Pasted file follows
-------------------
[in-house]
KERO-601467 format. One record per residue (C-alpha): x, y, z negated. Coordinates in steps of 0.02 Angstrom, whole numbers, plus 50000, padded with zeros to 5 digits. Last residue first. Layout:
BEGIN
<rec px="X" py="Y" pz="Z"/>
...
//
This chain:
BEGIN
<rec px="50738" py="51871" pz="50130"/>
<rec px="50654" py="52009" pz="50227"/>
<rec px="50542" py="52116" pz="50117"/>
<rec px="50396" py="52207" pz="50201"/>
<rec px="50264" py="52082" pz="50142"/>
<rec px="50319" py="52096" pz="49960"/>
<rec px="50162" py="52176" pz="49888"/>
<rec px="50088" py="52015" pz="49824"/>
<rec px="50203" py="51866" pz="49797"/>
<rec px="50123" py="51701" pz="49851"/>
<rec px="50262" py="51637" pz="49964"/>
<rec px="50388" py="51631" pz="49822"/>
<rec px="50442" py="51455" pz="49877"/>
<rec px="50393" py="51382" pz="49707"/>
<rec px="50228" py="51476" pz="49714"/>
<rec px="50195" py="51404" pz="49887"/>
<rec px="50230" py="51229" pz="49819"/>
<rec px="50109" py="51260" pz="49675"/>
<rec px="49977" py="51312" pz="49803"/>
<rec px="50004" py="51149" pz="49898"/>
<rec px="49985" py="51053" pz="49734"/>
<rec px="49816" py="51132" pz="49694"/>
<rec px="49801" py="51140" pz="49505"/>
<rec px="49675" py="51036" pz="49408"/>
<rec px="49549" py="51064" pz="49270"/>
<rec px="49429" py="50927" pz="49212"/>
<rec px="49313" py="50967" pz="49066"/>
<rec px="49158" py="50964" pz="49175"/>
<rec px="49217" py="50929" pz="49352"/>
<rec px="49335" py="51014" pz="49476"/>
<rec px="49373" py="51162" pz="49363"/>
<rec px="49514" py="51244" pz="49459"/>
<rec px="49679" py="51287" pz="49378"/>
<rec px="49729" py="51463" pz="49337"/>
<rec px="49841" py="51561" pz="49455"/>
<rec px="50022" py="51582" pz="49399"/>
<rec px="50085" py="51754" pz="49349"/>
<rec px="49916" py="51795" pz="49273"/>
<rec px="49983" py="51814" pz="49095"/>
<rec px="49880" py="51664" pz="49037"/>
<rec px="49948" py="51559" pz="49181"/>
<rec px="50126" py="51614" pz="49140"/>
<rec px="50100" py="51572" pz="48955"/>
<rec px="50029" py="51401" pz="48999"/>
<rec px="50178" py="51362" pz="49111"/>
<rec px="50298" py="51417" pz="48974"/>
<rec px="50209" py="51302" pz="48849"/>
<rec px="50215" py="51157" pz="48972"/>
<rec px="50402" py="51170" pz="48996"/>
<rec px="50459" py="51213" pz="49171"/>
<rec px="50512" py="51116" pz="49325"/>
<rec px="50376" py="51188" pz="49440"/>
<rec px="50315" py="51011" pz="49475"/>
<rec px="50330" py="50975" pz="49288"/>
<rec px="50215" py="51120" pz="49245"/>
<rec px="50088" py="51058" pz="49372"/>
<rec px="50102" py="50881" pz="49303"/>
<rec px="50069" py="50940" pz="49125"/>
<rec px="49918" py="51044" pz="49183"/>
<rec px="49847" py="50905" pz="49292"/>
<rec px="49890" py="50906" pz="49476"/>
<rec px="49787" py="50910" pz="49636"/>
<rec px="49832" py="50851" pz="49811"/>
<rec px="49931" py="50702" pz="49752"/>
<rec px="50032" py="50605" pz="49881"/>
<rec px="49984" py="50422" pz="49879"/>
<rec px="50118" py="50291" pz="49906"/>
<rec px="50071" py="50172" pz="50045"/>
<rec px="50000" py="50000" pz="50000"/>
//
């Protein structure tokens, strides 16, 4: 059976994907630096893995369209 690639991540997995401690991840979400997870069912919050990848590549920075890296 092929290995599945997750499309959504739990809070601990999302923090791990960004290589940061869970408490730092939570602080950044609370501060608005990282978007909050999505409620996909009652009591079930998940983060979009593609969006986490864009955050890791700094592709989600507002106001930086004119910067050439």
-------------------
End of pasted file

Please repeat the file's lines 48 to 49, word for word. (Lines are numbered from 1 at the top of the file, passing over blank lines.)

<rec px="49880" py="51664" pz="49037"/>
<rec px="49948" py="51559" pz="49181"/>